Answer One Big Question: “How Could I Have Anything to do with Jesus, When Religion has Hurt Me so Badly?”

It won’t be long before you encounter people who have had terrible experiences with religion, and specifically, Christianity.

During a gospel outing early in my ministry, I was going door-to-door with the gospel, when a woman said, “Don’t bother talking to me.  My father went to church every Sunday and he beat the hell out of us.”

Later, I learned domestic violence wasn’t the only problem.  

Many in the Roman Catholic Church have endured sexual abuse at the hands of religious leaders.  We might say, “Well that’s Catholicism,” but some patterns of abuse have now been exposed in Protestant traditions as well. 

Additionally, In the past few years we’ve seen young, gifted, arrogant preachers bully their own church members and staff until it tore apart the congregation and resulted in widespread emotional trauma.  I know one of these men, an older minister in California (and believe me, I hesitate to call him a minister), who, considering himself a half-baked Moses, threatens death judgments from God when others dare challenge him.  

In the wake of all these things, Christians give up, and drop out,.  Non-Christians burned by these shenanigans, keep their distance from the faith and the church for the rest of their lives.   

We might respond by saying the guilty parties weren’t really Christians, or simply weren’t modeling the Christian life, and we might be right.  But to an outsider it doesn’t matter if they were hurt by Catholics, Mormons, Jehovah’s Witnesses, or the mega church on the corner. To them if there’s even a miniscule connection to the Bible, every Christian is complicit.  It is guilt by association. 

Their question is, “How can I have anything to do with Jesus, when religion has hurt me  so badly?” My answer is, “Since you’ve been hurt by religion, how could you not have something to do with Jesus?”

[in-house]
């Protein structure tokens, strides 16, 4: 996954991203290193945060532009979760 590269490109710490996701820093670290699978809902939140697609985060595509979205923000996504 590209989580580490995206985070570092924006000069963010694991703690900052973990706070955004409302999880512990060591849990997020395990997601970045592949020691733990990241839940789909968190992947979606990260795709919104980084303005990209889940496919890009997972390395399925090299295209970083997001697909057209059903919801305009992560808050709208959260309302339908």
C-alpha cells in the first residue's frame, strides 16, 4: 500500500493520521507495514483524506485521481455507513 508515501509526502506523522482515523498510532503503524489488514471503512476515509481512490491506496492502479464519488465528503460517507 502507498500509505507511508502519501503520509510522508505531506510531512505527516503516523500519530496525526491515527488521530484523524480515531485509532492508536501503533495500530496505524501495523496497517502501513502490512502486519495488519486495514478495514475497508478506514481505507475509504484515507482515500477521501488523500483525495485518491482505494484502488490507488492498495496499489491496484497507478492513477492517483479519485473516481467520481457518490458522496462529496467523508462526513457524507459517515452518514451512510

I answer with Luke 24:26.  

This is where the resurrected Jesus says to his disciples, “Was it not necessary that the Christ should suffer these things and enter into his glory?”  

What are “these things”?  There’s a lot packed into those two words. Consider the experience of Jesus stretching throughout His ministry.    

Rejection.  Gossip. Slander.  Conspiracy. Betrayal.  Abandonment. Open persecution.  Physical violence. Humiliation. Murder.  

That was what Jesus meant by “these things.” And all of it was done by people who prayed and tithed and read their Bibles, and believed in God.  We point this out to our friends, until they see His suffering overlapping theirs, at least in the lower part of His narrative.  We want them to know that when unrighteous religious forces lie, bully, humiliate the human body, kill, or cover up, Jesus isn’t running the script, even if it was done in His name and allegedly for His interests.  He hasn’t inspired it, because He was victimized by the very same forces.   

However, we’re not trying to turn people into heroes just because they suffered something.  That’s not the point and it doesn’t go nearly far enough, anyway.    

If you ask Jesus for an analysis of the wrongs committed against Him, and the various individuals involved, He would say they were “necessary.” In other words, they were not without purpose, and they were leading somewhere else. I can hear the outraged reaction to this — “Necessary? Really? If that’s supposed to be an example for the rest of us, was it ‘necessary’ for the religious quack on television to swindle my elderly parents out of their life savings?”  

But necessary doesn’t mean right or good.  Jesus died on a cross, like an insect pinned inside a display case.  Does “necessary” make it any less evil? No. Does it mean the perpetrators were any less guilty? No. Does it mean they will not answer for it?  No. In fact, speaking of Judas Iscariot, Jesus said it would be better for that man if he had never been born.